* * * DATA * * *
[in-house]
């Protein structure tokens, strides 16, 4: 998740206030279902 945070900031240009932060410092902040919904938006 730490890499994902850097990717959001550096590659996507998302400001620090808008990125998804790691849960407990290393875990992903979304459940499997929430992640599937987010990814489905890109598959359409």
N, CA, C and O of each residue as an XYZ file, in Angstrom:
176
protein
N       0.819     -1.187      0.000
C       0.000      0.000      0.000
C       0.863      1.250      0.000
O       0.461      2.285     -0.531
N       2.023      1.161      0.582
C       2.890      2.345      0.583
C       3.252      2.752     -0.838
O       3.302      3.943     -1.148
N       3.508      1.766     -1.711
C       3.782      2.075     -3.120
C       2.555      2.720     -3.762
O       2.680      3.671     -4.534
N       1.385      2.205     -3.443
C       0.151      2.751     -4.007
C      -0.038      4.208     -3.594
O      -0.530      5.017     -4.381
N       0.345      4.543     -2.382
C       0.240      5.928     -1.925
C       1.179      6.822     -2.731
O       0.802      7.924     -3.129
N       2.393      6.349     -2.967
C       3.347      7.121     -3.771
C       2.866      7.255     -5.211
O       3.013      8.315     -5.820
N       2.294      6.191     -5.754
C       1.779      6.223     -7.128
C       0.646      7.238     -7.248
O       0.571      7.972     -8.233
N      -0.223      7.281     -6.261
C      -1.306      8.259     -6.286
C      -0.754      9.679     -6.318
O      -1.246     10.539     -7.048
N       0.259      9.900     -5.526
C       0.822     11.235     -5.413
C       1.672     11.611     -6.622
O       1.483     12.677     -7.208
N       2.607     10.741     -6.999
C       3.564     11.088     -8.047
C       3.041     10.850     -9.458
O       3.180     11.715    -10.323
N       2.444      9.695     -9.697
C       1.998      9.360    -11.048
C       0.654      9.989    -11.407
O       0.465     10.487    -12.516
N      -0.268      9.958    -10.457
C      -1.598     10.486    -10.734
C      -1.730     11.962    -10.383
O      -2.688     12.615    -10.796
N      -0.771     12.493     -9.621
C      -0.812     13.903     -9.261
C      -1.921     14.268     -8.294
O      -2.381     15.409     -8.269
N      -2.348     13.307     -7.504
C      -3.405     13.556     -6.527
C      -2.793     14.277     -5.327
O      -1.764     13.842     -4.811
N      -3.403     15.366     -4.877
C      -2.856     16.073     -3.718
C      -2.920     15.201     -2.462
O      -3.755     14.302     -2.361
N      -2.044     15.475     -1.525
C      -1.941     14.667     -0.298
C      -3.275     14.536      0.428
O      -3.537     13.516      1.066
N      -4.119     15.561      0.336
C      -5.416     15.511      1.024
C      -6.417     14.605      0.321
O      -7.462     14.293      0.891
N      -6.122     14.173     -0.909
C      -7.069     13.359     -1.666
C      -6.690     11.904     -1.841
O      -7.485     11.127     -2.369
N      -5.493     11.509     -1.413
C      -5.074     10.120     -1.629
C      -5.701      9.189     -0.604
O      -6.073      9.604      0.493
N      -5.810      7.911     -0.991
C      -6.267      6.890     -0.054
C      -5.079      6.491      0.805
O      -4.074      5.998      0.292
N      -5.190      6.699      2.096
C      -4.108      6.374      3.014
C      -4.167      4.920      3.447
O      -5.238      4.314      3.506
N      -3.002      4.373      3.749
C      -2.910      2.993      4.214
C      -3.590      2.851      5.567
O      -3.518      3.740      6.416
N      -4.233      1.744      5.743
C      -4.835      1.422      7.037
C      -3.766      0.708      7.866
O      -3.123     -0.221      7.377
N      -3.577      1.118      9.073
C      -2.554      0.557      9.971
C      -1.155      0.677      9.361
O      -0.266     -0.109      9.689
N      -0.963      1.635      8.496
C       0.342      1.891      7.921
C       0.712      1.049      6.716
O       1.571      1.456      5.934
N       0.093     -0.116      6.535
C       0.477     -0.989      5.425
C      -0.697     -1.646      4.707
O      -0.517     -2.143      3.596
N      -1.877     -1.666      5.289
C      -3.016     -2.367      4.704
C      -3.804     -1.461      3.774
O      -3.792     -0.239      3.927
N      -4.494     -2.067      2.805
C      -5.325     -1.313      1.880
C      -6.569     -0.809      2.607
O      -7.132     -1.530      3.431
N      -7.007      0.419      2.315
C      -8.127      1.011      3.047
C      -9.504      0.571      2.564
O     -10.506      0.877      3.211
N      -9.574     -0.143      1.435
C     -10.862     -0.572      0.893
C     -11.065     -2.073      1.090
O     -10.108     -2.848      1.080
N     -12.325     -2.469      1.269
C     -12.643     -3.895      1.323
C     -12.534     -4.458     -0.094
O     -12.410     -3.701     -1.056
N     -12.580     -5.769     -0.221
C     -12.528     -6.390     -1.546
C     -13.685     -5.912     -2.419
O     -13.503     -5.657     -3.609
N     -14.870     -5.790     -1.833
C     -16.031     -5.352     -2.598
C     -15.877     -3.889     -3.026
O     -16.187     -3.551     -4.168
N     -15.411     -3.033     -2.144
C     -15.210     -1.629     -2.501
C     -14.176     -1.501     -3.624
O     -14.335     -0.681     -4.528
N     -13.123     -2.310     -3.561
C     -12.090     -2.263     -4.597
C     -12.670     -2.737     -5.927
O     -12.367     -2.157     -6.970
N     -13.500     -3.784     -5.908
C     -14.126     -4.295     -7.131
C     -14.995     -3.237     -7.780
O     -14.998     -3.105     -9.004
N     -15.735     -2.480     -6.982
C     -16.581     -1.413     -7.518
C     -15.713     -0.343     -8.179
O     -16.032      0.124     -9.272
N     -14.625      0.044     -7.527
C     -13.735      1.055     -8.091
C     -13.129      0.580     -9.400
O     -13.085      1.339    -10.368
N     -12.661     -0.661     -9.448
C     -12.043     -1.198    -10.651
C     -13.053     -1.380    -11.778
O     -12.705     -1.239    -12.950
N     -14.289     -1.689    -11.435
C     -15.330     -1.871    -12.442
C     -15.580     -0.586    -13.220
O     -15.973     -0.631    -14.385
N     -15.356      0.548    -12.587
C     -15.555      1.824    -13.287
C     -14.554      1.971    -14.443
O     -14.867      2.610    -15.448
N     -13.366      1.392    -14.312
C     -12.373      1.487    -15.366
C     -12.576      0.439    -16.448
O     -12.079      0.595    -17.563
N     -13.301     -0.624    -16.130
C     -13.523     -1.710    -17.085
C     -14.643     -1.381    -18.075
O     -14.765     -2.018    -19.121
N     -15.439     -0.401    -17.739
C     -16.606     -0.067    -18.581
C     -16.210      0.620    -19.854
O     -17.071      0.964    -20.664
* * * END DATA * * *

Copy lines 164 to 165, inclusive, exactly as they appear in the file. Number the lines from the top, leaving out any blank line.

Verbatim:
C     -15.580     -0.586    -13.220
O     -15.973     -0.631    -14.385